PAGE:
Avoid dogs when you travel. If you get bitten, wash the area and seek good medical care and call the clinic!
  • Protect yourself from STDs and STIs
    Do not return with a sexually transmitted disease or infection. Abstain, or use a latex condom. Avoid foreign needles if at all possible. Have your acupuncture, tattoos and body piercing done at home.
  • Avoid swimming in fresh water
    In certain parts of the tropics with poor sanitation, travellers can become infected with schistosomiasis after exposure to contaminated water.
  • Drink only bottled water
    Never drink water straight from the tap. Don't even use it to brush your teeth. Always assume tap water is contaminated. Microorganisms found in the tap water in many places will surely cause travellers' diarrhea. Even ice cubes made from tap water should be avoided. Safer beverage choices include hot drinks such as coffee, tea or canned and bottled beverages like soda pop, fruit juices and carbonated waters.
  • Avoid raw vegetables, certain fruits and nuts
    Select foods that are well cooked or grilled right in front of you. Fresh fruits with skin that can be peeled off are usually safe choices. Salads and fruits or nuts without a peel should be avoided completely. The heat involved in the baking process kills harmful contaminents, so fresh baked goods like breads and tortillas can be enjoyed without health concerns.
  • Have a fun and productive visit, but be careful
    Remember that the health care facilities Canadians take for granted, like well-equipped hospitals and emergency room facilities may not be the norm in other countries. Even rudimentary health care facilities may be hundreds of miles away, or non-existant. Also, things may not always be necessarily safe in other countries. Canadians expect the government to regulate the safety of vehicles, boats, and other equipment. In many other countries, there is no government regulation.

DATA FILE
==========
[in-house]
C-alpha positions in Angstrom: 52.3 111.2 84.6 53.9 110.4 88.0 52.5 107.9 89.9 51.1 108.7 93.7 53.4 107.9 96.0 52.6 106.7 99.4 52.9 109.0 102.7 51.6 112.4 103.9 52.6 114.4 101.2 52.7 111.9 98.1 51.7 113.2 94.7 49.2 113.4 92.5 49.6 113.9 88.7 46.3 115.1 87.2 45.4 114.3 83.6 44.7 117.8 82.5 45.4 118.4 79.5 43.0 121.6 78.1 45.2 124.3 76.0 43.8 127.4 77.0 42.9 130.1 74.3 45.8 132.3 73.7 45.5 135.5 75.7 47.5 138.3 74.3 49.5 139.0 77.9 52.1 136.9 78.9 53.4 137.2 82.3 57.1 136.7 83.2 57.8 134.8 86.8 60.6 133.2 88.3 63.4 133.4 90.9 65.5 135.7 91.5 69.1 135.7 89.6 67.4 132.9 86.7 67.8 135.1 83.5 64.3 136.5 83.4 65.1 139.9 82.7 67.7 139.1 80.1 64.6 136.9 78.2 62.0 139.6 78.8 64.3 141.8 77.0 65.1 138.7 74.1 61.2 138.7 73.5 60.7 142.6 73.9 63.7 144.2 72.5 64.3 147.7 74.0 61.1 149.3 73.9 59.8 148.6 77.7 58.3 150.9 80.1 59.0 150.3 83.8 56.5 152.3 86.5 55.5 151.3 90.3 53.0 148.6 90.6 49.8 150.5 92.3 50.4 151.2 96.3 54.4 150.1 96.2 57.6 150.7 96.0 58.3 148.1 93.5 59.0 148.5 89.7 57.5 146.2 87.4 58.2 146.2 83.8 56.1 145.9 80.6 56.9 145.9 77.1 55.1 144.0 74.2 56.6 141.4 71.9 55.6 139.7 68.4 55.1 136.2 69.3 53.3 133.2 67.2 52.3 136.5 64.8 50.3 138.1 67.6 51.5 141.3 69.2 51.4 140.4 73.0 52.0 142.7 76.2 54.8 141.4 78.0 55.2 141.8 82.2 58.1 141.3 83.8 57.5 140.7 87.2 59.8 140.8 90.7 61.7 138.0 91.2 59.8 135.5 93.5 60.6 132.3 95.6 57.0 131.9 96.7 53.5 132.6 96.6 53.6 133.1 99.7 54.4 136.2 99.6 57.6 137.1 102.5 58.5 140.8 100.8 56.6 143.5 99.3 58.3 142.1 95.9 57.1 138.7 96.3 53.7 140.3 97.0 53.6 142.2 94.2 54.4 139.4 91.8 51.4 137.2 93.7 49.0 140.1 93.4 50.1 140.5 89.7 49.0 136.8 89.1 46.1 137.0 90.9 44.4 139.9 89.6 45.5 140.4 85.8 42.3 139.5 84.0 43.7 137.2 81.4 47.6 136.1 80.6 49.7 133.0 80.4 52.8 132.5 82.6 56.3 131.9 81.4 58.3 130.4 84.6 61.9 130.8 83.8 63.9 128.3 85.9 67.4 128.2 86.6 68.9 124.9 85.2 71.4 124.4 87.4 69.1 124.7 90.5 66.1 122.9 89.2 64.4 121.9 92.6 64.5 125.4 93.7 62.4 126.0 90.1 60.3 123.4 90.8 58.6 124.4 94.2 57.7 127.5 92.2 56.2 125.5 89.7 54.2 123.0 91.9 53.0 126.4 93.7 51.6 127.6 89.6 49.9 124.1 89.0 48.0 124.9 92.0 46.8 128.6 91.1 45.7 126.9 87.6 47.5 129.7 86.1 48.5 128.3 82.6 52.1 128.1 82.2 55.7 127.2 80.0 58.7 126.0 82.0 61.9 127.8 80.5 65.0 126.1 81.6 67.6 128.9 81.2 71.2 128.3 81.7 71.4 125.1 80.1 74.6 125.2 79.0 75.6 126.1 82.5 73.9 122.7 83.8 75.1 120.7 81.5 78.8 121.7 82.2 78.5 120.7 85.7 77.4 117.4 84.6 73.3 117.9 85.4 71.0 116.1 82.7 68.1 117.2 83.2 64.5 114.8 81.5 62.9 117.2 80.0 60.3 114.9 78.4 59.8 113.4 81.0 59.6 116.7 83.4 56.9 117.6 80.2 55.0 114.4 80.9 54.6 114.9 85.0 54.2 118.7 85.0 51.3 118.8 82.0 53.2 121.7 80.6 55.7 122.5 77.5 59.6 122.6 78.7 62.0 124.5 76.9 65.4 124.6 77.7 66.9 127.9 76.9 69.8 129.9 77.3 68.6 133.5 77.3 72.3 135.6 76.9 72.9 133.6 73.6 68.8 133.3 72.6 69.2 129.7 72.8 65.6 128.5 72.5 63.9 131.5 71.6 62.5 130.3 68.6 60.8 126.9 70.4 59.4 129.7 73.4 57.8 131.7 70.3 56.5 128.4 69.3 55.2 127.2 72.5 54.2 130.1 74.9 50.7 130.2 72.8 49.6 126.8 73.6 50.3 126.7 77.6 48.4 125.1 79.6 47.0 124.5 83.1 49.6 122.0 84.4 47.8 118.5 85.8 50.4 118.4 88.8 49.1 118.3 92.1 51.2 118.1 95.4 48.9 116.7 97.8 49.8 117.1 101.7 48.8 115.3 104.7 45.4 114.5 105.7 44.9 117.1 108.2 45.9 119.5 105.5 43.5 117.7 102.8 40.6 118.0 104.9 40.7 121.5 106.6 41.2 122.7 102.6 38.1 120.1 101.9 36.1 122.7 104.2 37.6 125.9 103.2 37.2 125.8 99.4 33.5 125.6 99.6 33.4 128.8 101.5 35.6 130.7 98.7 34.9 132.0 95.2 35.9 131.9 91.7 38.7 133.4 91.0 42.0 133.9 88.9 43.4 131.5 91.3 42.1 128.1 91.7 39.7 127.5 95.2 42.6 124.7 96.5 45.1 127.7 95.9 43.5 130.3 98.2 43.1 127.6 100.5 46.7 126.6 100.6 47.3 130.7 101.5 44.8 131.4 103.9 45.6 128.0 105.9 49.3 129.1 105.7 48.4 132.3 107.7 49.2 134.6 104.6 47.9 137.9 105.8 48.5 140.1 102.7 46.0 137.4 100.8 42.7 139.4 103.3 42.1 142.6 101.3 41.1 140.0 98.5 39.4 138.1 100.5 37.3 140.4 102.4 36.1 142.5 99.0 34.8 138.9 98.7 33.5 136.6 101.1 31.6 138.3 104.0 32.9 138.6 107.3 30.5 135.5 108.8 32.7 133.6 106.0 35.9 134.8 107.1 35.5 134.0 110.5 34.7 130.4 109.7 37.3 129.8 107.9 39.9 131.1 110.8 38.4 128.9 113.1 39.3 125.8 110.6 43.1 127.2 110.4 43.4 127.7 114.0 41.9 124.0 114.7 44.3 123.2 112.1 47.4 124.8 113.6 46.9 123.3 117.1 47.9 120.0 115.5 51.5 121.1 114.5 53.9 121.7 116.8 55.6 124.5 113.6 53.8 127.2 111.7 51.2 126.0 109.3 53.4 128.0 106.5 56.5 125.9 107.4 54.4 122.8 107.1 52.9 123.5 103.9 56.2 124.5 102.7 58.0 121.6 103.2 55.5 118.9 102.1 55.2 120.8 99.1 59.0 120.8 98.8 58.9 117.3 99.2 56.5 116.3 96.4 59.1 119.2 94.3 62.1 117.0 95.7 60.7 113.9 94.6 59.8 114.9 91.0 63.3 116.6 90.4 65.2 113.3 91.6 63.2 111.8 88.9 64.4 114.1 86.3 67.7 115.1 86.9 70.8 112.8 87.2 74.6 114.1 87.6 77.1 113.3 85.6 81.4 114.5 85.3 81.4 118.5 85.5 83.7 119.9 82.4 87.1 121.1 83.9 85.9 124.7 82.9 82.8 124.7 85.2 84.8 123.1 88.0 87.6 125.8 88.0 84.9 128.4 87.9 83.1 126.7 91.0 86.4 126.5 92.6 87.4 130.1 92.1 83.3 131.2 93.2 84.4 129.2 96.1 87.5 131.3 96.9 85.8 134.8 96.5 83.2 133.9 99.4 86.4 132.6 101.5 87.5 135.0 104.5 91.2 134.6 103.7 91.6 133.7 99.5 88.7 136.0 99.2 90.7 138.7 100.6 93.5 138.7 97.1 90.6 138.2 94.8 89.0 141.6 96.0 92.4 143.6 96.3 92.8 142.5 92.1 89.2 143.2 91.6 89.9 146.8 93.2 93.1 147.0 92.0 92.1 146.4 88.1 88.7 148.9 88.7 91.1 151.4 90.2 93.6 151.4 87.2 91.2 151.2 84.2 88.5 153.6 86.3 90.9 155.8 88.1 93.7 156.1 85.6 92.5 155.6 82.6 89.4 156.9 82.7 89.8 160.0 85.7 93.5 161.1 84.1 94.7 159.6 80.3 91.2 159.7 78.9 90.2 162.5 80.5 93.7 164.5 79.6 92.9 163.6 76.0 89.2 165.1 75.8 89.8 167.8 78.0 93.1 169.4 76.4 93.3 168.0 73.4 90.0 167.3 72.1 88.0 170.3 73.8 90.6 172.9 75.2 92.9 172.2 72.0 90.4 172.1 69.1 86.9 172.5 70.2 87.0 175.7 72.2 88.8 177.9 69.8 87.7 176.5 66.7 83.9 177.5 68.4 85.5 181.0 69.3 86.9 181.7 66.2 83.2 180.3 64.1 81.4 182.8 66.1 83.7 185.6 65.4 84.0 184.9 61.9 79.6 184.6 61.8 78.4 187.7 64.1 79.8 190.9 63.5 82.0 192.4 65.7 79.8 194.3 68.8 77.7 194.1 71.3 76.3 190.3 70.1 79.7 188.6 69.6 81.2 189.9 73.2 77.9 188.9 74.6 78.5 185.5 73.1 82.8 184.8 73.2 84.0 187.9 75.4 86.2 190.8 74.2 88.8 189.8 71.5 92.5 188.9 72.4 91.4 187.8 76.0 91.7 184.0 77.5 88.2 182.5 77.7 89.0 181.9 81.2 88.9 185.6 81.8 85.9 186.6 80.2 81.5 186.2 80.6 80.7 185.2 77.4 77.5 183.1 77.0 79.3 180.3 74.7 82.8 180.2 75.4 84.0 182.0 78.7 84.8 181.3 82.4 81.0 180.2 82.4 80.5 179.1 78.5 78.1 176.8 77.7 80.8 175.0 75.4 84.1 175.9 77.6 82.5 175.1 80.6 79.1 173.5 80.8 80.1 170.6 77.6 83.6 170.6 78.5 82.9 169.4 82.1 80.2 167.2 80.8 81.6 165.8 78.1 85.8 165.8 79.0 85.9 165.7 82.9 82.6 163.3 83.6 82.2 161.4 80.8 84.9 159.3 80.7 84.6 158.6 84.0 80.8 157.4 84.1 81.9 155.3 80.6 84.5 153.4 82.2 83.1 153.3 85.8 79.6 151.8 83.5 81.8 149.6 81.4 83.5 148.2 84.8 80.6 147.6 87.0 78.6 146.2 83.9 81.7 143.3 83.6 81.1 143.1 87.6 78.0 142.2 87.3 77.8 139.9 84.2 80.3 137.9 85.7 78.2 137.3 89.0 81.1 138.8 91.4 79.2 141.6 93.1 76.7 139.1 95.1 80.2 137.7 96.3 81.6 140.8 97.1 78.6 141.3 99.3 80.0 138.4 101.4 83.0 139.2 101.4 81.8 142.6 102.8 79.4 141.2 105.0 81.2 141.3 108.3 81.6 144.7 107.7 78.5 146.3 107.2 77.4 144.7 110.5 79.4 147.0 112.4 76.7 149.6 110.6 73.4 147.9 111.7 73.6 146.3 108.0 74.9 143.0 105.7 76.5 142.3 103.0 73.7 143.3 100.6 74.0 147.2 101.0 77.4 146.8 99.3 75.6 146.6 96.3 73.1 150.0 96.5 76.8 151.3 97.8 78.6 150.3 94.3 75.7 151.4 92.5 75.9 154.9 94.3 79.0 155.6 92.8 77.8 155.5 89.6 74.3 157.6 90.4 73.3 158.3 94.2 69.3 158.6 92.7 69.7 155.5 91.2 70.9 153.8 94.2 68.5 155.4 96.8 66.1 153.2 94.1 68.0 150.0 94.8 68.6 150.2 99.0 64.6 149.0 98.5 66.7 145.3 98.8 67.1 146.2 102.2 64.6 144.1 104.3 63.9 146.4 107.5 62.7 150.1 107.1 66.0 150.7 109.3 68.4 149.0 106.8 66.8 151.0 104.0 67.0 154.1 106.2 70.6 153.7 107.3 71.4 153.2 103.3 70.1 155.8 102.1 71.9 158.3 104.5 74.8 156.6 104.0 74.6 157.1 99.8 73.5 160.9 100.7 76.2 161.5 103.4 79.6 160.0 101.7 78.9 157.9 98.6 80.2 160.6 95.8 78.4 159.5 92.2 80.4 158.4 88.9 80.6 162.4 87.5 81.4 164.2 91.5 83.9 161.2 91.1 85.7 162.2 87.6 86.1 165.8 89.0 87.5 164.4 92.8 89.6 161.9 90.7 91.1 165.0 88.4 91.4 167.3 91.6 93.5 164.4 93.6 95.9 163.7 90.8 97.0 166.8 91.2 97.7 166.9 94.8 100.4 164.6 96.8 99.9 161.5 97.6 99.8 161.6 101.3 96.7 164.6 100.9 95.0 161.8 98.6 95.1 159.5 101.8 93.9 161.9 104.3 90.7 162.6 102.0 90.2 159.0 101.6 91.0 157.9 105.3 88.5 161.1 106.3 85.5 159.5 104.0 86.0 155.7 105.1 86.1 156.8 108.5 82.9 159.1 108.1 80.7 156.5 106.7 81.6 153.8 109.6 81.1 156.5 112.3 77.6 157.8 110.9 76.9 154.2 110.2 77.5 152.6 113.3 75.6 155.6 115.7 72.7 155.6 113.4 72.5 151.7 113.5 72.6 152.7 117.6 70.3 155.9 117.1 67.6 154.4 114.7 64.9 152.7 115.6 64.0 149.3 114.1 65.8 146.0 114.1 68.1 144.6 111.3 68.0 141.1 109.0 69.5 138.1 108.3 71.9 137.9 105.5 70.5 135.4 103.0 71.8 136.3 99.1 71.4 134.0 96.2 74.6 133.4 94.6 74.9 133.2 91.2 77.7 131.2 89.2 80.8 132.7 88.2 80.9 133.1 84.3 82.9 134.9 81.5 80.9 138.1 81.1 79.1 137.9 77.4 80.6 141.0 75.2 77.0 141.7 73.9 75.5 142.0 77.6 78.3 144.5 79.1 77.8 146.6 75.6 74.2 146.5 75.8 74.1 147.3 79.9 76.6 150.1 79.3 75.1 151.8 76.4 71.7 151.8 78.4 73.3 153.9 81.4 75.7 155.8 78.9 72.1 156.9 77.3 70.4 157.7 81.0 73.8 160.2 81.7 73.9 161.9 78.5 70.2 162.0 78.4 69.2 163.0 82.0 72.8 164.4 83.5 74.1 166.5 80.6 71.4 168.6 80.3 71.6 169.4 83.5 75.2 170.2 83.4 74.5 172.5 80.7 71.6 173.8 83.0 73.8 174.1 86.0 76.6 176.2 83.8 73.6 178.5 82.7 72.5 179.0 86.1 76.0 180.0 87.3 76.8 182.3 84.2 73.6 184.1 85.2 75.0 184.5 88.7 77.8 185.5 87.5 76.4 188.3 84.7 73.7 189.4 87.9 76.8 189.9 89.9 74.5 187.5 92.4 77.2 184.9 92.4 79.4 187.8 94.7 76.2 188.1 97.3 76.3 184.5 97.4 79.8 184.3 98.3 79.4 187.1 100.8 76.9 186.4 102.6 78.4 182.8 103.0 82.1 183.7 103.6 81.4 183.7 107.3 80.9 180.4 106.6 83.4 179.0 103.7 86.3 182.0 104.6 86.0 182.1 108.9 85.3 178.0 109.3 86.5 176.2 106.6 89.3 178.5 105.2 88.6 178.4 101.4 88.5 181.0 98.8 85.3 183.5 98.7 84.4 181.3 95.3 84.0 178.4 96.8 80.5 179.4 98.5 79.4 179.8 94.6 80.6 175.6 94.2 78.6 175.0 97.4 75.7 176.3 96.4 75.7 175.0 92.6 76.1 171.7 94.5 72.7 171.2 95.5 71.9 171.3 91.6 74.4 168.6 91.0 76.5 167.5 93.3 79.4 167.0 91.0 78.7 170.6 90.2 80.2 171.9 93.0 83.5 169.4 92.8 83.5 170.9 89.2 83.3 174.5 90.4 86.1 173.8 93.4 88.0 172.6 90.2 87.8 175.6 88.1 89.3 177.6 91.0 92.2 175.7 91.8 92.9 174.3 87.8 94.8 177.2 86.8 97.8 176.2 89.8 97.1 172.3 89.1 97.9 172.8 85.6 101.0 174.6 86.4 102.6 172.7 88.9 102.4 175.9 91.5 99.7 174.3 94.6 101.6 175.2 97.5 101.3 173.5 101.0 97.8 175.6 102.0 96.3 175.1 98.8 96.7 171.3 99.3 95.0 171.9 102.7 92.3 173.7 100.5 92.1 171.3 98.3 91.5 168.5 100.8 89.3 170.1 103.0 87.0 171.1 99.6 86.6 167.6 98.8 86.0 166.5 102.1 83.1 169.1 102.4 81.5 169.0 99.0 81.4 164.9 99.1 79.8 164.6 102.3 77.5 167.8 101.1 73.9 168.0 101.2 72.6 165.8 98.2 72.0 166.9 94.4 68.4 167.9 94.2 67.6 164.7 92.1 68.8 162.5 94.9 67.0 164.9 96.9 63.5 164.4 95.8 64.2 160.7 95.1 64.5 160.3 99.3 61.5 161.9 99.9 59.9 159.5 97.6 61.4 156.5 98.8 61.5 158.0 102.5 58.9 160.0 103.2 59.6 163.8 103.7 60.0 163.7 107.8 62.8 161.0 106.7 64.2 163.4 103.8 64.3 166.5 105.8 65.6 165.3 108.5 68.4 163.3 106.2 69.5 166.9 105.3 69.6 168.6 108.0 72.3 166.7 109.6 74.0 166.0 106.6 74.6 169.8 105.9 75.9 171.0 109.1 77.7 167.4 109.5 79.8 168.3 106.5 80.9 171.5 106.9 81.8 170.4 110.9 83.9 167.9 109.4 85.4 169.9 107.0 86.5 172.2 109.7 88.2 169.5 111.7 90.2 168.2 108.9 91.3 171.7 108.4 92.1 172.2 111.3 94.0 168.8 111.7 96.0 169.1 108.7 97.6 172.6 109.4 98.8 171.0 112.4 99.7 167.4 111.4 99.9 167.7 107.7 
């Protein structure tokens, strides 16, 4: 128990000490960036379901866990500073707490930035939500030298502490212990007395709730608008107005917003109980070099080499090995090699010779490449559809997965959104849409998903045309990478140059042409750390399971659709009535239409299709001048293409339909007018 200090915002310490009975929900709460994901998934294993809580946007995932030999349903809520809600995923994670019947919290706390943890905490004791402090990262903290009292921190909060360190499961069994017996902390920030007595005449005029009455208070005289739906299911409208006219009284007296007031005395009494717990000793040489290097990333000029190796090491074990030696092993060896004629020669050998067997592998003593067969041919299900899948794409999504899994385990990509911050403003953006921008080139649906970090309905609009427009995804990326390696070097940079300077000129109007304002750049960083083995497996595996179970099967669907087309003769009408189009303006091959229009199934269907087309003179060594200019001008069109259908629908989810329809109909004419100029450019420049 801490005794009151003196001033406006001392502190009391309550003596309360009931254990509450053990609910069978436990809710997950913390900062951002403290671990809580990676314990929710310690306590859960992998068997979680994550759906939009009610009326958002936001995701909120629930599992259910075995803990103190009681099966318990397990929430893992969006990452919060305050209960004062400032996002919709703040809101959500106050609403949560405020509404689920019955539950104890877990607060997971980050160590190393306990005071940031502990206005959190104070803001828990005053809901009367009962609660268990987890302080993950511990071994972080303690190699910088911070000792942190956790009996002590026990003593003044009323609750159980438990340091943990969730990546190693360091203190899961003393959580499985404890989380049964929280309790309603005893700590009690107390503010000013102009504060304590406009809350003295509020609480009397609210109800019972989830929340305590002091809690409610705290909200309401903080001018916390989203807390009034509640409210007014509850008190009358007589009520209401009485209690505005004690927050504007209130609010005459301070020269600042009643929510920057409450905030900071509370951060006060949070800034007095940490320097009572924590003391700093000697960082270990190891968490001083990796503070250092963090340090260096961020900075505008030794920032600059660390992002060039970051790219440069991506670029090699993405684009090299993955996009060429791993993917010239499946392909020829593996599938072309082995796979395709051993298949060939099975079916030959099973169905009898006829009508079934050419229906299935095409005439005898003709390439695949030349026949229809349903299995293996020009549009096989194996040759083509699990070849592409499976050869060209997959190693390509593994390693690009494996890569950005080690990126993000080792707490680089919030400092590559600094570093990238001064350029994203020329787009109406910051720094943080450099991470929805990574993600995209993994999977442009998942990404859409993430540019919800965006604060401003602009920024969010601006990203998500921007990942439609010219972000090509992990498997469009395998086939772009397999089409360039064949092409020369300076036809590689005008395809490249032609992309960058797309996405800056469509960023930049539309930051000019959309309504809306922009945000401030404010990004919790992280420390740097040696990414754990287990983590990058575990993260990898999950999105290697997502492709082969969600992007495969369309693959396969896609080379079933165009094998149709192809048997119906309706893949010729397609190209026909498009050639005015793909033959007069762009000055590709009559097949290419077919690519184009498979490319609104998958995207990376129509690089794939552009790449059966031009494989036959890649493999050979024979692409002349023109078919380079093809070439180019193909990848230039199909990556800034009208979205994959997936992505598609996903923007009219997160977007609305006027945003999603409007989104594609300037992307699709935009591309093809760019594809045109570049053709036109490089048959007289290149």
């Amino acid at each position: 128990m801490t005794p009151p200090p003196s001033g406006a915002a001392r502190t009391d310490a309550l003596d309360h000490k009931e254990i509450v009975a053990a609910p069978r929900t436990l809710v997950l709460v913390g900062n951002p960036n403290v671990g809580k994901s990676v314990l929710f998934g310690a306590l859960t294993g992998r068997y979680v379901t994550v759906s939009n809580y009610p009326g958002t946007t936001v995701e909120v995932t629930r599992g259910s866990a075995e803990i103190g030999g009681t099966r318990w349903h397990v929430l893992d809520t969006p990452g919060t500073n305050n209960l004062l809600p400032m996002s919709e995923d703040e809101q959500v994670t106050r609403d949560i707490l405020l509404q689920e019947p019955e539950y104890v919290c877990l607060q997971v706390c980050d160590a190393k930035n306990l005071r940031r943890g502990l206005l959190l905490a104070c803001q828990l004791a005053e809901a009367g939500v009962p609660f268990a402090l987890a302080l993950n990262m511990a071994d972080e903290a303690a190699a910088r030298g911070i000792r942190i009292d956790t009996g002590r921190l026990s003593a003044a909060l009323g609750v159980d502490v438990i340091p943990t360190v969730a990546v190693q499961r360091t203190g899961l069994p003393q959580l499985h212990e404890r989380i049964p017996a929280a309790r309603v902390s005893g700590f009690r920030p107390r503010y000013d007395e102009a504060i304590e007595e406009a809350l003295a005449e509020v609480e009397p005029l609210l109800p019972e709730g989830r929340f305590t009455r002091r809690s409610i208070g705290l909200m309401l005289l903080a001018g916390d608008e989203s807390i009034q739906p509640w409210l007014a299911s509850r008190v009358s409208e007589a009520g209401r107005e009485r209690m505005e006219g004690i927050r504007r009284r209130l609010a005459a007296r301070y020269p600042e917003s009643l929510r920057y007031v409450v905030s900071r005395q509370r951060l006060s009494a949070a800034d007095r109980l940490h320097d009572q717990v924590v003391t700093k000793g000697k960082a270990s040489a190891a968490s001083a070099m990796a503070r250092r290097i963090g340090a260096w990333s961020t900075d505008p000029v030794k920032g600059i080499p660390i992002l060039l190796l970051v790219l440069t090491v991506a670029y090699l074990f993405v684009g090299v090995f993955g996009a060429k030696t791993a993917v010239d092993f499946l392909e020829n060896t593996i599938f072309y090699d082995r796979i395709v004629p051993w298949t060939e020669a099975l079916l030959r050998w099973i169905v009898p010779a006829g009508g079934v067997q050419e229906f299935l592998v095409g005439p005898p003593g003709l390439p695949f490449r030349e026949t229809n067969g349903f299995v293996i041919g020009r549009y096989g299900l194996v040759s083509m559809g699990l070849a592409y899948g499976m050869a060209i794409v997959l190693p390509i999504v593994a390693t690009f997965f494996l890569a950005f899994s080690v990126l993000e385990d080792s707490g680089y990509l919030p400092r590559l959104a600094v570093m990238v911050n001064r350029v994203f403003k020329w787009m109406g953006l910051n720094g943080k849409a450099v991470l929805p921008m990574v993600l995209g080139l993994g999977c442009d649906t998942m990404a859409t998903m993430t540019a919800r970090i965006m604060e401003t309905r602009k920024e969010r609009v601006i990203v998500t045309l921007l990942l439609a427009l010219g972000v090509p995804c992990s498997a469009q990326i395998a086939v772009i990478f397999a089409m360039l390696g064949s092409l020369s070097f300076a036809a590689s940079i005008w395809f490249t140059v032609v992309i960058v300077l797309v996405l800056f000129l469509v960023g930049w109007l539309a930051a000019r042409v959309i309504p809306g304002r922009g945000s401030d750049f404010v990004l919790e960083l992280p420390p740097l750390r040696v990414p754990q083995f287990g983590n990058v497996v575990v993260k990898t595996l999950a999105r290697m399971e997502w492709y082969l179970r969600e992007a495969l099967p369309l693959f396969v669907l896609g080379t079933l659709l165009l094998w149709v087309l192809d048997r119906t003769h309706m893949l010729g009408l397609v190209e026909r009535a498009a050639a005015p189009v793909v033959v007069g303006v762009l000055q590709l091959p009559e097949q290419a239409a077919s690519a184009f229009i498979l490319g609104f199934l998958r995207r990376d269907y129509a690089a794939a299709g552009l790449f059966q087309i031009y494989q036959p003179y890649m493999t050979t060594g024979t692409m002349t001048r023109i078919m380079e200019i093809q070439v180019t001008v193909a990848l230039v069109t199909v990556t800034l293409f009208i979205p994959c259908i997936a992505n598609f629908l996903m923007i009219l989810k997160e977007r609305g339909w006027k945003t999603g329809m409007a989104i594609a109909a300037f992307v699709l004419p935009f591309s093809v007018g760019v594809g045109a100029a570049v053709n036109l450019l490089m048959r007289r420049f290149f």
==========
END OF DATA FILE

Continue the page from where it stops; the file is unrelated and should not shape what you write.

The Responsible Traveller


Tips from the International Society of Travel Medicine
  1. Be informed
    Travel allows us to discover natural beauty, historical sites and, above all, the diversity of other societies and people. Be an informed traveller before boarding an airplane and discover what the people you'll meet at your destination can teach you.

  2. Be openminded and patient
    Experience other cultures and lifestyles.

  3. Be respectful
    Local people welcome you. Show them gratitude and respect. Also respect local customs with the way you dress, display affection and how you behave at religious sites.

  4. Avoid exploitation
    As travellers we are perceived as being rich. Be generous in a constructive way be promoting the local economy. Do not participate in the exploitation of local people (low salaries, overwork, child abuse and sex abuse).

  5. Protect the environment
    Avoid overuse of water, wasting food, littering and damaging sites.

  6. Leave a good impression
    A positive experience with local people will pave the way for those coming after you leave.


Respect and mutual discovery will make your trip a wonderful experience and will promote your security and health while away. So enjoy yourself and have a good trip!